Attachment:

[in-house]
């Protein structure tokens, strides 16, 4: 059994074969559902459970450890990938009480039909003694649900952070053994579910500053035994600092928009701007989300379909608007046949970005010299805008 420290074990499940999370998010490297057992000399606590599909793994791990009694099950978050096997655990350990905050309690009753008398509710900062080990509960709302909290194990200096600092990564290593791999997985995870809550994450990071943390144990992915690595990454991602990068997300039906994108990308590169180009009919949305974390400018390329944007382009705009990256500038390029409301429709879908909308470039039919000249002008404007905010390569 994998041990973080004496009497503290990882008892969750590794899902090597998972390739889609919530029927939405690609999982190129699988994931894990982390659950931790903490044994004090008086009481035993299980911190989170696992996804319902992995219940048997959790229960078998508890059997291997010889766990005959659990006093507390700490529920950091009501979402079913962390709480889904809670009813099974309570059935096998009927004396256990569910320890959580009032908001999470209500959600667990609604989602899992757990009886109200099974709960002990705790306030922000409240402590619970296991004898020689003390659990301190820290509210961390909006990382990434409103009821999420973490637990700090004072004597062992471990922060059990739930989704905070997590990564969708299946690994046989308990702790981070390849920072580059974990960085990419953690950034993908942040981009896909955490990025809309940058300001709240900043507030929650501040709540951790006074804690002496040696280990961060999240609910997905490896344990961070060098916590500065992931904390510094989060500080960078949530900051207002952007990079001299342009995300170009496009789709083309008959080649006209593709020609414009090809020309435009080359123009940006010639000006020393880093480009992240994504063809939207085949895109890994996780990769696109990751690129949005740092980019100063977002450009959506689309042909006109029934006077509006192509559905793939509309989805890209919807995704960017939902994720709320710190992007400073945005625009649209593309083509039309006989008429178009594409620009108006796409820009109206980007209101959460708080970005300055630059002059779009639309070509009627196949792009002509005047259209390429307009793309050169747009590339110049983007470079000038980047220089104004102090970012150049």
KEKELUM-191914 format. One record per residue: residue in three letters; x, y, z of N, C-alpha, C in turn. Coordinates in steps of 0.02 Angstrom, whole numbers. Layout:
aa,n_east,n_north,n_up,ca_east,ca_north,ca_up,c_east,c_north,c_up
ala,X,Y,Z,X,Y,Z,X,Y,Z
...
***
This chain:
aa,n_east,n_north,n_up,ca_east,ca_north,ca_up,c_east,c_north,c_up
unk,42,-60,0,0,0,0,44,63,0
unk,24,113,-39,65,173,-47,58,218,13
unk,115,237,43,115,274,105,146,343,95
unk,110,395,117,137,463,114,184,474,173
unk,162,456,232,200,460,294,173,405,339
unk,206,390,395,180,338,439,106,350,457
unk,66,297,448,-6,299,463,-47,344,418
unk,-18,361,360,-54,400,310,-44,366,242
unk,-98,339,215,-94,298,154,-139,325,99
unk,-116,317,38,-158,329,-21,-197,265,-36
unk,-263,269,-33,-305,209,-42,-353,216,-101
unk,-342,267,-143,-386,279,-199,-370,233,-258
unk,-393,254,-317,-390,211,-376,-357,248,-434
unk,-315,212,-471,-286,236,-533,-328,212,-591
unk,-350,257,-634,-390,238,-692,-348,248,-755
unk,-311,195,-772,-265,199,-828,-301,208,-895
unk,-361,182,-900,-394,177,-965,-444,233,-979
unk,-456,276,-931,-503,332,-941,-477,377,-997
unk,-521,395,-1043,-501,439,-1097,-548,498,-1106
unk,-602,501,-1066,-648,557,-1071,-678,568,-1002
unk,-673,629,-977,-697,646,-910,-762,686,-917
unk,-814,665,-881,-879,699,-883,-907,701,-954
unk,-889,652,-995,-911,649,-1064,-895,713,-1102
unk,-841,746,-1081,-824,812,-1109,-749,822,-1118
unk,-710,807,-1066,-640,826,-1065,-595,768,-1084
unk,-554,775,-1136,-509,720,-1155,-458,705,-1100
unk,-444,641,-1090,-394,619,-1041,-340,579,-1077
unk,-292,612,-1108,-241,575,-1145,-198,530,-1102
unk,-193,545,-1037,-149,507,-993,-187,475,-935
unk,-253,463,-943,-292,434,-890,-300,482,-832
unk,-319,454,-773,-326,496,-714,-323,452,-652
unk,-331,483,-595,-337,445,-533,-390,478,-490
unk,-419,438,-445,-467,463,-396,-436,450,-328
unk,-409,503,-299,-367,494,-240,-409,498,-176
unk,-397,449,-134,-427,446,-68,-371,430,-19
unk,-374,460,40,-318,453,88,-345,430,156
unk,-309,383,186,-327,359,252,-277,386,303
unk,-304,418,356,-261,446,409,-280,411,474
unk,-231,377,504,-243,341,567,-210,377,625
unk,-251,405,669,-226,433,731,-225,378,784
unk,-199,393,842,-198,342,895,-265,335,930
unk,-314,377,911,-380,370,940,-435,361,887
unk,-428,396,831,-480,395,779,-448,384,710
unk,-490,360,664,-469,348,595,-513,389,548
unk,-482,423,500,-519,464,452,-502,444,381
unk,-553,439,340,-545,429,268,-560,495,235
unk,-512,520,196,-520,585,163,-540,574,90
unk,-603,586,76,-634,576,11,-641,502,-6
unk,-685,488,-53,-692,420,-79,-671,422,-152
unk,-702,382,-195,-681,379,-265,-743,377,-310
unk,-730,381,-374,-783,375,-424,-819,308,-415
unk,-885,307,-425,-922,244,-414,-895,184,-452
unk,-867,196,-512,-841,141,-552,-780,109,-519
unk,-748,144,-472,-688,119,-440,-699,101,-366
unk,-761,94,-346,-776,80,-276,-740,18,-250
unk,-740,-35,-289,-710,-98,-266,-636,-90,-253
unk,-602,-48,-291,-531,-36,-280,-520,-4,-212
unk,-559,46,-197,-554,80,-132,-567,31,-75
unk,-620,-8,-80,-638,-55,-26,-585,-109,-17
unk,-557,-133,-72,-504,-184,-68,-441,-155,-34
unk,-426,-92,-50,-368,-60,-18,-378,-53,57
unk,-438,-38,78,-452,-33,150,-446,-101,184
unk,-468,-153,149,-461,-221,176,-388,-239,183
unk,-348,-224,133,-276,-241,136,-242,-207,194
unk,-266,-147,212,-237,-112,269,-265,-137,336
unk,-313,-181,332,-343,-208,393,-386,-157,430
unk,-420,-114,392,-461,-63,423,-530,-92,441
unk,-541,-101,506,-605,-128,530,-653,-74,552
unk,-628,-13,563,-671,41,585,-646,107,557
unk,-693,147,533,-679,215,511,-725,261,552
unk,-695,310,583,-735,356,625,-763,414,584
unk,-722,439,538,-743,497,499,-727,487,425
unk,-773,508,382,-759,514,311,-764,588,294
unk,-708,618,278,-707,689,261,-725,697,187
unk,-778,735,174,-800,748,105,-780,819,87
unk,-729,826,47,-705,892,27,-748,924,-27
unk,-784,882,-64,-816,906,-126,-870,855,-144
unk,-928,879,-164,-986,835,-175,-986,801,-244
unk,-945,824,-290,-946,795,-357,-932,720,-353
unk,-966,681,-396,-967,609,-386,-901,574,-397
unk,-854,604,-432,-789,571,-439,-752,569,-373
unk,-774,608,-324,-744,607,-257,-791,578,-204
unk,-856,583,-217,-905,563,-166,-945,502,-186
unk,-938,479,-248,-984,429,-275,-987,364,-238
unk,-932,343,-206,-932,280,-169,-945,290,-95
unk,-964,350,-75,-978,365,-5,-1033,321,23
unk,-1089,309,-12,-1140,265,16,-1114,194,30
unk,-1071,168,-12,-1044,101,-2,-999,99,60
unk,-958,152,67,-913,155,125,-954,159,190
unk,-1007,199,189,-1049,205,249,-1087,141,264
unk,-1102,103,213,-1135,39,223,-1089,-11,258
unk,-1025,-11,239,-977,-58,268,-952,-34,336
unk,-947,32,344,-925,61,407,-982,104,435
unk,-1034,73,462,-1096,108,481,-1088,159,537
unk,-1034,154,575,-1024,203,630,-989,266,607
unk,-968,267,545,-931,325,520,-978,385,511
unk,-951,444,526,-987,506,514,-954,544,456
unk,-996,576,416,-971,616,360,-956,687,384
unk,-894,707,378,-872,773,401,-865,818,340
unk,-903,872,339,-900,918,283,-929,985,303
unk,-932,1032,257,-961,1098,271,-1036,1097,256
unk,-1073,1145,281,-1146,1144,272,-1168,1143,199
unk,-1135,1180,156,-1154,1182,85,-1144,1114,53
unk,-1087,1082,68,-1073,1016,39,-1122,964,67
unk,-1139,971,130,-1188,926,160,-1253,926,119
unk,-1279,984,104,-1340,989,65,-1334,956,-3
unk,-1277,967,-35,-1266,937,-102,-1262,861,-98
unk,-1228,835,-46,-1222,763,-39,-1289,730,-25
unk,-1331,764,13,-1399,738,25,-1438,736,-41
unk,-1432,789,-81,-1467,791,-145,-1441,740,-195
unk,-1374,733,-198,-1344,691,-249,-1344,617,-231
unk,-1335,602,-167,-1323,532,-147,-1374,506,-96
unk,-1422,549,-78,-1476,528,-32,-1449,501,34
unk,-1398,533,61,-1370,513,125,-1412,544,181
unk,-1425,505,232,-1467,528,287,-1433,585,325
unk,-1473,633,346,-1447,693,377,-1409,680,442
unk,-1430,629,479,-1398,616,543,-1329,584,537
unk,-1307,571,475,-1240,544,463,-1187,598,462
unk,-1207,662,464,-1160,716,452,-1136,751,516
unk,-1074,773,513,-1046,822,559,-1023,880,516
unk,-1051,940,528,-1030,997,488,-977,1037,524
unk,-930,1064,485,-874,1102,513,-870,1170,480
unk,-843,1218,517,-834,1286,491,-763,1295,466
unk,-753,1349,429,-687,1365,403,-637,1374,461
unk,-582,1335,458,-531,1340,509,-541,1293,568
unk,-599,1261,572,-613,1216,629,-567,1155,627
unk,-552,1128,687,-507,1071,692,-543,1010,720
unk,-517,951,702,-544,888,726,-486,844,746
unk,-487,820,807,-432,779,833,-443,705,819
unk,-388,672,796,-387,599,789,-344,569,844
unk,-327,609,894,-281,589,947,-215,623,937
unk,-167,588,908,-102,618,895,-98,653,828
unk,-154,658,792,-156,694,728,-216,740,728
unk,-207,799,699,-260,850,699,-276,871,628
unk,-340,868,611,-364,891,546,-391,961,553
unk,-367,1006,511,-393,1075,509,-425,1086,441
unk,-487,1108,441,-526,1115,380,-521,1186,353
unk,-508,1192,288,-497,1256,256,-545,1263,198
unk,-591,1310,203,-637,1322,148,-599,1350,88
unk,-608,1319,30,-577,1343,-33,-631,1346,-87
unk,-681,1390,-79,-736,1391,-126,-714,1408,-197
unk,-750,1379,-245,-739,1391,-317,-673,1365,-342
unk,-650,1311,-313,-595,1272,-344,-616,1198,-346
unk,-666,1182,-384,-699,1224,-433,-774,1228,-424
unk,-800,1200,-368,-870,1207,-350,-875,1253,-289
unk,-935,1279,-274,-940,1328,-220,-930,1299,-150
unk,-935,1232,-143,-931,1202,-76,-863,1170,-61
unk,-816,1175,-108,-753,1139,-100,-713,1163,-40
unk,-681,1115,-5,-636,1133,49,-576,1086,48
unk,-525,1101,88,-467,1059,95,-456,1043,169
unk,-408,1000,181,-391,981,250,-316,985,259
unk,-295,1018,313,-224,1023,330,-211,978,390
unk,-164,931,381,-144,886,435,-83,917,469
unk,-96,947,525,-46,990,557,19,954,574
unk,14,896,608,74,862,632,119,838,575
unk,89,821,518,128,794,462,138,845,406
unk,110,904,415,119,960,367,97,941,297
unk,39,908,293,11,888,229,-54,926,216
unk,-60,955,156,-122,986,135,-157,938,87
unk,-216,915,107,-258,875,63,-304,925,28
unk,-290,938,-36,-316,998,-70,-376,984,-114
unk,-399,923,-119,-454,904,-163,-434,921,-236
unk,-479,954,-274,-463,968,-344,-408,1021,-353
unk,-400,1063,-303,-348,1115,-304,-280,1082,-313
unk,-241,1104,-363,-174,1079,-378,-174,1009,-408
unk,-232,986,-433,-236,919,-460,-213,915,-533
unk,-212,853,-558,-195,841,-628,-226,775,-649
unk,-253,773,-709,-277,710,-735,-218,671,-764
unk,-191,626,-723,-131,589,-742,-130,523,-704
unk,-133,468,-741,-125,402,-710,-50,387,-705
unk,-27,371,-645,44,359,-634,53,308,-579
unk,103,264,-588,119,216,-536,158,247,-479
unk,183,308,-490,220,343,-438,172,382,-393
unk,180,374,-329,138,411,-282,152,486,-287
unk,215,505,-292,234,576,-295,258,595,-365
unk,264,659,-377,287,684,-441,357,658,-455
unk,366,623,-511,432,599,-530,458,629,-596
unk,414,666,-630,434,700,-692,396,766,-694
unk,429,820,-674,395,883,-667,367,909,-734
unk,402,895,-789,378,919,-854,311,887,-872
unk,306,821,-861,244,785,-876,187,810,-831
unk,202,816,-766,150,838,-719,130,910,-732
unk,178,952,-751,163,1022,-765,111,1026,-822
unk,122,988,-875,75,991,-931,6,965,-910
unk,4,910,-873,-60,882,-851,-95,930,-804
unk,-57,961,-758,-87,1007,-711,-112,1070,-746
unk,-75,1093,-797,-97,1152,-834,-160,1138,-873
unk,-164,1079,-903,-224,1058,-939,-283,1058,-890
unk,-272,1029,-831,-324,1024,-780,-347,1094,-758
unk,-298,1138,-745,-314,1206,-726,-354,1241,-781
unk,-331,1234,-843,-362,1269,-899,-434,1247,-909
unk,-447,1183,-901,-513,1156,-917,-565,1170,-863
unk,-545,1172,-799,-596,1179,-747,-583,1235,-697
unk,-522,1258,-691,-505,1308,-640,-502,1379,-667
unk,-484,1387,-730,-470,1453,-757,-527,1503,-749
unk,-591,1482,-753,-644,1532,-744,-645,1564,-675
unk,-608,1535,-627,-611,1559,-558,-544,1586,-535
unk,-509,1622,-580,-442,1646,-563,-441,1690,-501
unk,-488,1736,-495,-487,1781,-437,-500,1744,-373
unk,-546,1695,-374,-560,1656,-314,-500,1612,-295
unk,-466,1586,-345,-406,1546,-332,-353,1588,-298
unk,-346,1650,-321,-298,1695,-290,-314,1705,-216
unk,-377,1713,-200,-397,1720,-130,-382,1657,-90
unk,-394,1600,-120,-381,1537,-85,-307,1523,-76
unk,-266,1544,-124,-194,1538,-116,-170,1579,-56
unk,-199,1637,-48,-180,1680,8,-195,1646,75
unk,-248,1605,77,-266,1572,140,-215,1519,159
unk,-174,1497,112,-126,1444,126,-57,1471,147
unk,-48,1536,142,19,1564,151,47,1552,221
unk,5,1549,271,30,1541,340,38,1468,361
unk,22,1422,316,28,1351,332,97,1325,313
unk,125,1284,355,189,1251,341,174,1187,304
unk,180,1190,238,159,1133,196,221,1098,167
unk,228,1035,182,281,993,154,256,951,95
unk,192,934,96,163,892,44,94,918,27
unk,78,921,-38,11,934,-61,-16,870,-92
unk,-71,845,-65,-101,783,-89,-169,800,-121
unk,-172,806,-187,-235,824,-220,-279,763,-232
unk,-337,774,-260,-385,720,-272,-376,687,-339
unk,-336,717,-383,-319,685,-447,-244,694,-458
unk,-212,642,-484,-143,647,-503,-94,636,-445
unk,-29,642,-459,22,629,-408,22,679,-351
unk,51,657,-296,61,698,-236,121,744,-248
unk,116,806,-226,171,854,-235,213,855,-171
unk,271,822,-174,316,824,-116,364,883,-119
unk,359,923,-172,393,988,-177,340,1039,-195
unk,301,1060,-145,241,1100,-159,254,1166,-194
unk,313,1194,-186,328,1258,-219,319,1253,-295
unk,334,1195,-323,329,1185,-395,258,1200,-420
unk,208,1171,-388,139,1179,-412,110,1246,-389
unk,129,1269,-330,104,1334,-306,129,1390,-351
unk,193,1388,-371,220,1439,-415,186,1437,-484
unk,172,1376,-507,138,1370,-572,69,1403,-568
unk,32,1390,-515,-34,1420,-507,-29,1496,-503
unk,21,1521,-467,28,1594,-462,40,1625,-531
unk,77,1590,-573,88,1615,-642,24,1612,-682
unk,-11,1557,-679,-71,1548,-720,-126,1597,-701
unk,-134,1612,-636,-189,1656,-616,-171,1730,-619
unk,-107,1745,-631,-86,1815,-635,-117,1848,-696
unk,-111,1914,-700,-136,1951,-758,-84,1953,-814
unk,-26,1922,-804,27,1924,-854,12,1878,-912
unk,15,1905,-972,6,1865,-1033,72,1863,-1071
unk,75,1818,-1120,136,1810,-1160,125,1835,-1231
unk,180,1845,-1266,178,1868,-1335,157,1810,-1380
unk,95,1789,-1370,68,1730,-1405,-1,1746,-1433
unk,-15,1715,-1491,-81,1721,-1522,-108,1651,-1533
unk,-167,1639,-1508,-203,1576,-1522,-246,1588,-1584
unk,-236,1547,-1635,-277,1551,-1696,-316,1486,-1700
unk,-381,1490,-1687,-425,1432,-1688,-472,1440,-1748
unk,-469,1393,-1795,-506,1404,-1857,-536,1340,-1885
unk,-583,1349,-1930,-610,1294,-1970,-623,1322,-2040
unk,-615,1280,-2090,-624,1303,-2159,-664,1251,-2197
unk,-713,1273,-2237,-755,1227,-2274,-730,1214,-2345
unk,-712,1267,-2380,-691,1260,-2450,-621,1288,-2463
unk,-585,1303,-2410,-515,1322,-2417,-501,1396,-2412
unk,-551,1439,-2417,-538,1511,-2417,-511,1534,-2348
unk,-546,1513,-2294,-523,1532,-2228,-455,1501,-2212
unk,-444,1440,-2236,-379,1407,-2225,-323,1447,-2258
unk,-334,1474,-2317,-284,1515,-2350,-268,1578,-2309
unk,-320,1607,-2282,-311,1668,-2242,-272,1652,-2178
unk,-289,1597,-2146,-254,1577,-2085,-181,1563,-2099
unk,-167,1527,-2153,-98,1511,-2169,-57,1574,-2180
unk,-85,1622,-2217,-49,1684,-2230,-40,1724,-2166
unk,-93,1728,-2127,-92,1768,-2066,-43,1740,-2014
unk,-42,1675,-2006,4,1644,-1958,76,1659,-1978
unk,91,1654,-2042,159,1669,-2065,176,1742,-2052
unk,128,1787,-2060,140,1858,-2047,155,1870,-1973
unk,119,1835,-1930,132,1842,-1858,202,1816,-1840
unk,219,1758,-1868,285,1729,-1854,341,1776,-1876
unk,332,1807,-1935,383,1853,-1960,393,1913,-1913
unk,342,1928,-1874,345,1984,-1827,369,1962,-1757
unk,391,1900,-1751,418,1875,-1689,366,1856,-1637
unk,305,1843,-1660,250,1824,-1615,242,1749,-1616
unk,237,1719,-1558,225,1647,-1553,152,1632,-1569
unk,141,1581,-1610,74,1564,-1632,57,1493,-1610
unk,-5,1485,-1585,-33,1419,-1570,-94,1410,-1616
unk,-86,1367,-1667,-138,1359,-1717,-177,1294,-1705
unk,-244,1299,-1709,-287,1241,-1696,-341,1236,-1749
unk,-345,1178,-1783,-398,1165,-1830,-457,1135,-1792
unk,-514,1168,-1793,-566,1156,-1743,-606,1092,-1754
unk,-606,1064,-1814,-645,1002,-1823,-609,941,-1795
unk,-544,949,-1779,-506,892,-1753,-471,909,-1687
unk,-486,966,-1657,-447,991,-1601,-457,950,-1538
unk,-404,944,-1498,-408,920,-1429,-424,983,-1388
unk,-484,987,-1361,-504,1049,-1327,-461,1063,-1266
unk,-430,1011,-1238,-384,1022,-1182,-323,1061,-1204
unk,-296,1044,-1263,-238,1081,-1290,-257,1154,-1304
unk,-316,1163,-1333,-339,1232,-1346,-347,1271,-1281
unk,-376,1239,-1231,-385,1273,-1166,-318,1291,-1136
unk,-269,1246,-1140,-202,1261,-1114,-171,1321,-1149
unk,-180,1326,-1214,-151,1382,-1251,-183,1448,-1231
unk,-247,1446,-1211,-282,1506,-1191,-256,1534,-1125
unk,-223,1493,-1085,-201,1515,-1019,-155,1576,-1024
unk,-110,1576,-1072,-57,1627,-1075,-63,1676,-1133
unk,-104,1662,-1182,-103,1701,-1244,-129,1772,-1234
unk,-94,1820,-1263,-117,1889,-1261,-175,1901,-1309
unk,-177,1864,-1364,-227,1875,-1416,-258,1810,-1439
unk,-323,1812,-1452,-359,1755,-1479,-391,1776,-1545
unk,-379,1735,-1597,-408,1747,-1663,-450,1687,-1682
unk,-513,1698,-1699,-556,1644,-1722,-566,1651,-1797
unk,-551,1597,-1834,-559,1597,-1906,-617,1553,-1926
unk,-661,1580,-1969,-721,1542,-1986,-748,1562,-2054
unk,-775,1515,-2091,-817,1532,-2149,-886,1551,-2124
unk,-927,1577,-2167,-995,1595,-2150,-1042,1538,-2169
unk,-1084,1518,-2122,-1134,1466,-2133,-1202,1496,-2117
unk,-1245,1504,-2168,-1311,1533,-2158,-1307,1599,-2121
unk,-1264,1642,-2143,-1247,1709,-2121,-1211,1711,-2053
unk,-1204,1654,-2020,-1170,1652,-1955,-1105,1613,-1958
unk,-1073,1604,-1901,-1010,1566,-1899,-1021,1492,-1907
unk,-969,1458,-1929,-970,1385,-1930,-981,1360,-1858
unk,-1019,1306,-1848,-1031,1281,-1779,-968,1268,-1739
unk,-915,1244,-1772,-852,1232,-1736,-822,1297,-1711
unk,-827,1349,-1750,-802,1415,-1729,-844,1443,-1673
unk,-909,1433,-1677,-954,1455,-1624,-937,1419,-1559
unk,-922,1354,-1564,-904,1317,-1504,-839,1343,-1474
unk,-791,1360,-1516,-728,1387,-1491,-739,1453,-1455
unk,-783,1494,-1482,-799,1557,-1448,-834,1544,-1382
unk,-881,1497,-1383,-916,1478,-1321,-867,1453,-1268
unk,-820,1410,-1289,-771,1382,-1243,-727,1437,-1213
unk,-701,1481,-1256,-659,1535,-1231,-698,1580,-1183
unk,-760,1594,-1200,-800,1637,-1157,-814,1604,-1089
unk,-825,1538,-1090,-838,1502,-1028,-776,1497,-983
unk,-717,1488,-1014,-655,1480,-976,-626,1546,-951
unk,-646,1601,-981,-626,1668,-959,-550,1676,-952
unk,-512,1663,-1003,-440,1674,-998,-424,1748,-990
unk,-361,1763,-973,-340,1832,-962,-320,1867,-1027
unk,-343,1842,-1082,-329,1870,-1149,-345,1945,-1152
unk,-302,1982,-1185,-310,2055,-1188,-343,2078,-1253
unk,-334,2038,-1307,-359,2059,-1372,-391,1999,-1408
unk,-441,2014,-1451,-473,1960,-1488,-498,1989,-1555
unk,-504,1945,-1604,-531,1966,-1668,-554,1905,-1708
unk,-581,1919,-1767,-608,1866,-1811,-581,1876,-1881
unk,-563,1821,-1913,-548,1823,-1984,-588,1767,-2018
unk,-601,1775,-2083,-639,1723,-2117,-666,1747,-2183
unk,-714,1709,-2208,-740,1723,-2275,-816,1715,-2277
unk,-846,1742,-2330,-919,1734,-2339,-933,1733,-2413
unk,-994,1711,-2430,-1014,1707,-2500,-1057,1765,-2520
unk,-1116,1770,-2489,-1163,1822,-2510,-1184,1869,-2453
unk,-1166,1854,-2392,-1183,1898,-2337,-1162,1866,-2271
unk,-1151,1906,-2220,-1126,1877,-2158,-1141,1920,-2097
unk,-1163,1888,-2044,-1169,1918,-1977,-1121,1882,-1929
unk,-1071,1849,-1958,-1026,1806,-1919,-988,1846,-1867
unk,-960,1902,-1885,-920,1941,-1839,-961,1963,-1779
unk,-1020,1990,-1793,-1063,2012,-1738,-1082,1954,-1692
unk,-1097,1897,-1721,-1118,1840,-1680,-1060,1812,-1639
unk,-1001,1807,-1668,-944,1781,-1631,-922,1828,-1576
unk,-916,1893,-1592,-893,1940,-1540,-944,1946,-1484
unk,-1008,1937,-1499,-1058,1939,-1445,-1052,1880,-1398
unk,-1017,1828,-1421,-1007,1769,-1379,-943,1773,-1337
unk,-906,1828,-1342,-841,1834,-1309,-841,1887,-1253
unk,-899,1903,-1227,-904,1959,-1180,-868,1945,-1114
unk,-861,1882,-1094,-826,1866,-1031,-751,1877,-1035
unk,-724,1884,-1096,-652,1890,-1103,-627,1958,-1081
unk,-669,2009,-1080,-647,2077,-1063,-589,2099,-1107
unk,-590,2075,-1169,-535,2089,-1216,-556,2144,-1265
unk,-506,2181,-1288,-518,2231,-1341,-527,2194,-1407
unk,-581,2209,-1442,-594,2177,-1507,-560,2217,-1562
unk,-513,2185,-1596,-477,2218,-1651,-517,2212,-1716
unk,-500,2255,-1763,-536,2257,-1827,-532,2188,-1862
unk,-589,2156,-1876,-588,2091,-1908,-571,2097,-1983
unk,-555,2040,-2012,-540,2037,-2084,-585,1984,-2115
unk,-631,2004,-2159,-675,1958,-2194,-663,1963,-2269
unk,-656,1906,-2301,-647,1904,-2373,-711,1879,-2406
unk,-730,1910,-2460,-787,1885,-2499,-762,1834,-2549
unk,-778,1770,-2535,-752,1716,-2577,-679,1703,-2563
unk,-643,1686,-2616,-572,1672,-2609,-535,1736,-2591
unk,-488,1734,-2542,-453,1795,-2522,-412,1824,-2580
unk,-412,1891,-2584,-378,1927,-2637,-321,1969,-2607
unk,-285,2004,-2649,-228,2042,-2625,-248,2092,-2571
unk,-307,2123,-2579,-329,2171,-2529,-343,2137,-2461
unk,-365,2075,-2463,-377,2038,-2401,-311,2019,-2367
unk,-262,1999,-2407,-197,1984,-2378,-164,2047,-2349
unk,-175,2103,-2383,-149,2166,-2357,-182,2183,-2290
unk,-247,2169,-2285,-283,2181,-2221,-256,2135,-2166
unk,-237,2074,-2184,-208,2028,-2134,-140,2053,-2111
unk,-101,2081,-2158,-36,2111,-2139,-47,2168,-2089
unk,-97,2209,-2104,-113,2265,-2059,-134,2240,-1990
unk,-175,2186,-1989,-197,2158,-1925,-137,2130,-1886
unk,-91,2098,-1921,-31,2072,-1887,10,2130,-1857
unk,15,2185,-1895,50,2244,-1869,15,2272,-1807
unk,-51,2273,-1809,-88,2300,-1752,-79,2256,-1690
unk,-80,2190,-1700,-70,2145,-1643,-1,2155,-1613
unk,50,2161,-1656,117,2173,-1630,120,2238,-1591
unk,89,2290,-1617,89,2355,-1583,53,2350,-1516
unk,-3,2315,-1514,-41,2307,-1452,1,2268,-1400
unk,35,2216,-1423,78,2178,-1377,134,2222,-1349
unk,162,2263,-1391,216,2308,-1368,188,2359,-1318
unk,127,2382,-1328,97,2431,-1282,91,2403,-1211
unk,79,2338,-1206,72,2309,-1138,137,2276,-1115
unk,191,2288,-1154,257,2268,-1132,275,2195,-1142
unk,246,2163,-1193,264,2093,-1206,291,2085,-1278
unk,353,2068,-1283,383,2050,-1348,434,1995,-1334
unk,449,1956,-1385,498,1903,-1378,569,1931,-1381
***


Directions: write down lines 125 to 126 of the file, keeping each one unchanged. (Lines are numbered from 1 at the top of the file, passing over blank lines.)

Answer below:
unk,-1473,633,346,-1447,693,377,-1409,680,442
unk,-1430,629,479,-1398,616,543,-1329,584,537